Stop Blogging, Tweeting and Sharing

March 11, 2015 Laird Rixford

stop sign painted on the palm of a hand

Okay, I committed a sin of online content development. I used a click bait headline. Of course I don't want you to stop all your content marketing efforts. I just want you to stop some of it. Let me explain.

Say Something
The first thing I'm asking that you stop is the daily inspirational quotes. It is easy to search the web for 1,000 inspirational business quotes and post one or two a day. Since images drive better engagement the latest trend is to create a graphic using the quote. Unless you said it, you personally heard it, or the quote defines you and your business... don't post it.

Another practice that needs to stop is auto sharing RSS feeds. This is when you link your social media accounts to news services that watch for keywords and post on your behalf. This practice can backfire when it auto shares competitors' content or stories unrelated to your message.

For the Twitter users out there, avoid only retweeting. People consider this bot activity, and it will get you quickly unfollowed. Instead, publish something of value. Develop something that will not only inform your readers but drive them to come back day after day. Find content that they want to read that will answer their questions. Some good ideas include talking about your competition head on. Here is a sample title for your next blog post: 'You've seen the ads. Why an independent agent is better than the big guys.'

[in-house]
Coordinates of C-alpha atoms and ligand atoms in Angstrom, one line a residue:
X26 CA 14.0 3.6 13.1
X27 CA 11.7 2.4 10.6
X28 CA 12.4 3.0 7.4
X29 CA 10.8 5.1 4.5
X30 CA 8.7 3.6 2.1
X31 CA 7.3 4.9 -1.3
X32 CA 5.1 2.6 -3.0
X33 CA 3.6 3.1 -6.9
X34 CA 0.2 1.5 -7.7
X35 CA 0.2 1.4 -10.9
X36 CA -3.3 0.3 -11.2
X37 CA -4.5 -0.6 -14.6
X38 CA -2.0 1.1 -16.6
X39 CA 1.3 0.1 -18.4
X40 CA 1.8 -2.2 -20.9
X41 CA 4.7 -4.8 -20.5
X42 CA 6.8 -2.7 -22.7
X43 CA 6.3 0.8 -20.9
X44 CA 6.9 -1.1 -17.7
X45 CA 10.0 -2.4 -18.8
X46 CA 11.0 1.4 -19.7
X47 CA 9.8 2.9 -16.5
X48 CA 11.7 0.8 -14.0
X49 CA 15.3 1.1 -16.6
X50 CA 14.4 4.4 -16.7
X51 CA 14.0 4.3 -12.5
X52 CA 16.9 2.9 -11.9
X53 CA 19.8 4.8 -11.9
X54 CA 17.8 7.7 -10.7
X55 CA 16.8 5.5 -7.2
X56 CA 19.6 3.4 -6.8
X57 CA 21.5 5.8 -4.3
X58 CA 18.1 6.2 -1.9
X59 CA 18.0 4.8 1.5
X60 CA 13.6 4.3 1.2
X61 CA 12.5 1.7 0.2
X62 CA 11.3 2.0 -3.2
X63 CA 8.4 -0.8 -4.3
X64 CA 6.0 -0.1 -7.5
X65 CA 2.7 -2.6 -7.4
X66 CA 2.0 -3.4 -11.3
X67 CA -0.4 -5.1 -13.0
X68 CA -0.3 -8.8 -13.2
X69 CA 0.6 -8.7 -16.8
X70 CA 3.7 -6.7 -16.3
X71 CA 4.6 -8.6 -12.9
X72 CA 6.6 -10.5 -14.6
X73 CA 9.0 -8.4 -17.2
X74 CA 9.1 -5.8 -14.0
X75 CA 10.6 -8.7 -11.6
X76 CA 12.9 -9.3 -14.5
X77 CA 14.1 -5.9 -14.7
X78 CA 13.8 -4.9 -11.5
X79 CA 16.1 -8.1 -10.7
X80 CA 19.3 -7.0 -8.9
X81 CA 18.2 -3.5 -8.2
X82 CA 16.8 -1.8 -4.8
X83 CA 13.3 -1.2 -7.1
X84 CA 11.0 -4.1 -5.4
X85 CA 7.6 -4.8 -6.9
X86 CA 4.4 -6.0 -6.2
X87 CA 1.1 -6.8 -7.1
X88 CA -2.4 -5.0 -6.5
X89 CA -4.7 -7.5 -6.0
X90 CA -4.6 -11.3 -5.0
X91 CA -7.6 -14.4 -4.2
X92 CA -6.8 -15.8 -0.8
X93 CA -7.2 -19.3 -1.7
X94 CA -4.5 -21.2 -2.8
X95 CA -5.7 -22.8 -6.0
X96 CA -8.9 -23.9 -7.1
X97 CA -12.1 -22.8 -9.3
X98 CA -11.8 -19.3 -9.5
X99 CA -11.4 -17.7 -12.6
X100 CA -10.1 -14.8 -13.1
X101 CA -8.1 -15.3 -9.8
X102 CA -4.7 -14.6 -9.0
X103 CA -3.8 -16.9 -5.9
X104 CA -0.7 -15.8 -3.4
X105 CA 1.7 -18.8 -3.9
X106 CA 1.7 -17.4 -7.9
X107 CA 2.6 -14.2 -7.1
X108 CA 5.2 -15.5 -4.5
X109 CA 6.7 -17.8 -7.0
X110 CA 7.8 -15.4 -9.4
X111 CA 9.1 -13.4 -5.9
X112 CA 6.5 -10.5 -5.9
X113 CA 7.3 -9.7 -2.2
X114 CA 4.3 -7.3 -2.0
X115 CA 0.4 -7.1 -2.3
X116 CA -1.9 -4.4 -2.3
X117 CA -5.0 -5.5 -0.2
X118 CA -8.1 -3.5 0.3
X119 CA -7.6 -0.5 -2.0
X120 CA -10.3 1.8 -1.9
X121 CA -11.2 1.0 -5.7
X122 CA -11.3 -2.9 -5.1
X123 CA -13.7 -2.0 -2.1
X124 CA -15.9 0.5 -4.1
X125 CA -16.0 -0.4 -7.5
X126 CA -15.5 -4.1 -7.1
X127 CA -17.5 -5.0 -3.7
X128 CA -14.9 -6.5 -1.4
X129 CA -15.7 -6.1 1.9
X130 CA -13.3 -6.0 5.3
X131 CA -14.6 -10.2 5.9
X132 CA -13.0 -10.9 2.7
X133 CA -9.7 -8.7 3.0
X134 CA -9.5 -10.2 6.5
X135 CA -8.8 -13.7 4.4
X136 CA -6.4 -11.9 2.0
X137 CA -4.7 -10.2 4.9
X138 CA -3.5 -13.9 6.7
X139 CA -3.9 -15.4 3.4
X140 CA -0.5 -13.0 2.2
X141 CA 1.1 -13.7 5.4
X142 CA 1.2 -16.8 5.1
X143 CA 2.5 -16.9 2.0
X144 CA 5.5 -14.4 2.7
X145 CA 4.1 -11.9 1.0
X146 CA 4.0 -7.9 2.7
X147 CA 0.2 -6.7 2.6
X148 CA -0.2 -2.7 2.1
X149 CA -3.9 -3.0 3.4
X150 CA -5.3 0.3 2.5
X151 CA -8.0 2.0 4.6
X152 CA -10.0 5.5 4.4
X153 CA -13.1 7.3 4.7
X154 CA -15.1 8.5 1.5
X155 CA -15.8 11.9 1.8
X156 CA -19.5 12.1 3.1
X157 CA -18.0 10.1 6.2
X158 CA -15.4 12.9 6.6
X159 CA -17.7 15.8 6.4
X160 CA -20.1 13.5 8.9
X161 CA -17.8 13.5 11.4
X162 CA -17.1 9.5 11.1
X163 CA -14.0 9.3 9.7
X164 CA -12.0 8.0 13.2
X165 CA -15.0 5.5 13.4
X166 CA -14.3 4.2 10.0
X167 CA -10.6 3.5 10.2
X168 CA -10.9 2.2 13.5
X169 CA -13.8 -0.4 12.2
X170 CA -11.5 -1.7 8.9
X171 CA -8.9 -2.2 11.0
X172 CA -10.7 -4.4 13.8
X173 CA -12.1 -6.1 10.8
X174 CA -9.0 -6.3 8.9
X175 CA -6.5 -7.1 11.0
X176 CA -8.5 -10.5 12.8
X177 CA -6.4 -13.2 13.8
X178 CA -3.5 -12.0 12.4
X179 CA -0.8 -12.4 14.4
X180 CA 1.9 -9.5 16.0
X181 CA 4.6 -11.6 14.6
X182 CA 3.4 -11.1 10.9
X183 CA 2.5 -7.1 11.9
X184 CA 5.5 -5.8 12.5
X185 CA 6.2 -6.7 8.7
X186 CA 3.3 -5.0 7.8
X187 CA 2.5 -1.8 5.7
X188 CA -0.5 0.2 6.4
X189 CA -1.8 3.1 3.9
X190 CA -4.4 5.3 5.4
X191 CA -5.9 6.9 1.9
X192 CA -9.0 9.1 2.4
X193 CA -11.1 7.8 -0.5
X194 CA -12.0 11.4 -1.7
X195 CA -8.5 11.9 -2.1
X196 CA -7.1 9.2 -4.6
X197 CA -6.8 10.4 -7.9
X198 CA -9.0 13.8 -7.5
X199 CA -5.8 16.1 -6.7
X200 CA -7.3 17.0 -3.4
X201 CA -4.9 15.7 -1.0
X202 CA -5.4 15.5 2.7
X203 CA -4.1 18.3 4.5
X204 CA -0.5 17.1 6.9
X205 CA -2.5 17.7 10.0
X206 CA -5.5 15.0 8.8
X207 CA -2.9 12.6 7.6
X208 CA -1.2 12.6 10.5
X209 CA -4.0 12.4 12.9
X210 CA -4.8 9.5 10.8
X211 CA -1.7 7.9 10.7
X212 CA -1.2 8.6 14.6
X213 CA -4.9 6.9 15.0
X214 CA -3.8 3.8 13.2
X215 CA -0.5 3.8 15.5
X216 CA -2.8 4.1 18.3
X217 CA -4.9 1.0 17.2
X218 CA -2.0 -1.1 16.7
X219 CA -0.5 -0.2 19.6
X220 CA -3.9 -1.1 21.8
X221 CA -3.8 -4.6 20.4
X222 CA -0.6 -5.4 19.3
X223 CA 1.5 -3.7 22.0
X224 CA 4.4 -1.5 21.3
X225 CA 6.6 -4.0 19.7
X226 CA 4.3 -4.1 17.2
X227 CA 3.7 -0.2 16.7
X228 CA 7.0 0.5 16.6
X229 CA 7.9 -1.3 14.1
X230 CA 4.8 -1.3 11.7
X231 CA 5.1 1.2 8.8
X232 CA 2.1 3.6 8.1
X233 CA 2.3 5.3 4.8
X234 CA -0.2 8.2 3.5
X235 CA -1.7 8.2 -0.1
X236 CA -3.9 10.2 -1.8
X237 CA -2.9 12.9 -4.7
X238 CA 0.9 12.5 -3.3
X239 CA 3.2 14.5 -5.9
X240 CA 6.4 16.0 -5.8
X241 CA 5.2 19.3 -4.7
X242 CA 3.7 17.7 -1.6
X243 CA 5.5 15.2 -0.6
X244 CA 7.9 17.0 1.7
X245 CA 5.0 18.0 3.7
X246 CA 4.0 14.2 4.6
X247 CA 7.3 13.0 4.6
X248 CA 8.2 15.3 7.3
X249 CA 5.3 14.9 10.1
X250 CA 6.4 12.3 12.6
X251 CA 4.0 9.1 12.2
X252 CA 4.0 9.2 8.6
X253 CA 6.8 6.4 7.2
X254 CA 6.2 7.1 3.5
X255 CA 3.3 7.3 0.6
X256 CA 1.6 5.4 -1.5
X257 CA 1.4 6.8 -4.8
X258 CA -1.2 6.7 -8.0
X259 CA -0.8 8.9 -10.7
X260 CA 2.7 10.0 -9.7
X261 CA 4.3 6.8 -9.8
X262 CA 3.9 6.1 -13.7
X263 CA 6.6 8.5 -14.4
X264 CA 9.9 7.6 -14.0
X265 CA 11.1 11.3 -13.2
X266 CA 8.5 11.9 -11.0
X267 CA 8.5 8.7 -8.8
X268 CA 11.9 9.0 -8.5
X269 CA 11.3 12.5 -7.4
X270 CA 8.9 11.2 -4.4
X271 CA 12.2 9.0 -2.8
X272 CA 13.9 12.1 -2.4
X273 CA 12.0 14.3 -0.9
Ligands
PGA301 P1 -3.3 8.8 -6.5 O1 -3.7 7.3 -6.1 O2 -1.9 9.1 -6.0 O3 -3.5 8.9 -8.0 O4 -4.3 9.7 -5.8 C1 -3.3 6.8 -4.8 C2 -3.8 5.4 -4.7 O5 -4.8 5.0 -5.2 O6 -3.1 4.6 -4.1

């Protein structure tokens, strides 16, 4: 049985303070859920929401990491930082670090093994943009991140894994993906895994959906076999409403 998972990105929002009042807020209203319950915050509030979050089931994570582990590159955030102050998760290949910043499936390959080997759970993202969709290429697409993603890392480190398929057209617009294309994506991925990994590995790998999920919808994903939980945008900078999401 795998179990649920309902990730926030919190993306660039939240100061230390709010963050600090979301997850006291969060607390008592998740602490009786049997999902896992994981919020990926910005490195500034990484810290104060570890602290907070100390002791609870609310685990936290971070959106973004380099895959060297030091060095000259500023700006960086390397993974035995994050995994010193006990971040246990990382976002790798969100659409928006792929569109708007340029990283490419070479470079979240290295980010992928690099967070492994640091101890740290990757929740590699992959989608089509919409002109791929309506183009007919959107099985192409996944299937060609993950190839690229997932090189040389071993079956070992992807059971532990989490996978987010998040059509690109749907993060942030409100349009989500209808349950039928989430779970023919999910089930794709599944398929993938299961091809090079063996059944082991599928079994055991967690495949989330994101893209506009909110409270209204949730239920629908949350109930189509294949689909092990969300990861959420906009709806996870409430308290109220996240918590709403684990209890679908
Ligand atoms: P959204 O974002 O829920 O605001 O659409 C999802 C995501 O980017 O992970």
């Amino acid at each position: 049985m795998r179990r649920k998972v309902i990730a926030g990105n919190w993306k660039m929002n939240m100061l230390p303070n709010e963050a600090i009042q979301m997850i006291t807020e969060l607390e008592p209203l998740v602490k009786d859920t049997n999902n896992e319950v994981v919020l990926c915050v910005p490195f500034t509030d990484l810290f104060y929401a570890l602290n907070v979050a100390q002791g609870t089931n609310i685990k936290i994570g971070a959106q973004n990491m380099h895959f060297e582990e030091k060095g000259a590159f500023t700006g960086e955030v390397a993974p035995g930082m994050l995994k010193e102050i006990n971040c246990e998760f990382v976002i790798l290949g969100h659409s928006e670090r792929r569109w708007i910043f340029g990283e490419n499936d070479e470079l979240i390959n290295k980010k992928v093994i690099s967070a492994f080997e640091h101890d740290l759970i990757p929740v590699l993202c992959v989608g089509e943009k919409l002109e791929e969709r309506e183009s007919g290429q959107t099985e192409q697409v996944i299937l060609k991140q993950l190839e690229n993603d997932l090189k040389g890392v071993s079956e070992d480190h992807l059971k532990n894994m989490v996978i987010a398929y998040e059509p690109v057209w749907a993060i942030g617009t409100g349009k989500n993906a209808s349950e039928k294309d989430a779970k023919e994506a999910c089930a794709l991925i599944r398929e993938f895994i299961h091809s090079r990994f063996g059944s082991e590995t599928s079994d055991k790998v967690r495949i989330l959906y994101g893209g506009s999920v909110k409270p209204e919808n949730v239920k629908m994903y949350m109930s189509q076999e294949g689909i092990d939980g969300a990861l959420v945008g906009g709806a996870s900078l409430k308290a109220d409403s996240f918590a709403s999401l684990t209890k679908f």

Me Me Me
The next thing you should stop doing is the constant self-promotion. That message quickly gets old. Your followers know who you are. They know what you offer. Again, share things of value. Post things that show your personality. Remember the social in social media. If you went to a dinner party and did nothing but talk about insurance you would end up mumbling to yourself in the corner. Talk about the things that make you happy. Talk about the personal side of your business. Include photos of employees, customers, and local events.

Understand the Platform
Finally, before you start using a new social network, understand its purpose, audience, value, and how to use it. For example, I wish to see people creating good content or movement in the industry in my LinkedIn feed. Instead, I see quotes and games, which frustrates me.

As for Twitter, remember everything you say is public unless you use direct messages. Make sure you are not replying to customers and coworkers in a public feed or saying something you don't want everyone to know.

These tips will help you grow your social media reach without the common annoyances that drive people to click the unfollow button. Because once your followers do that, you are not getting them back.

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About the Author

Laird Rixford

As CEO, Laird Rixford is responsible for providing strategic direction and leadership for the company. Rixford has a proven executive management track record and has more than 20 years of experience in entrepreneurship and insurance technology. An expert in insurance technology and marketing, Laird is a recognized public speaker and has presented at industry events across the United States.

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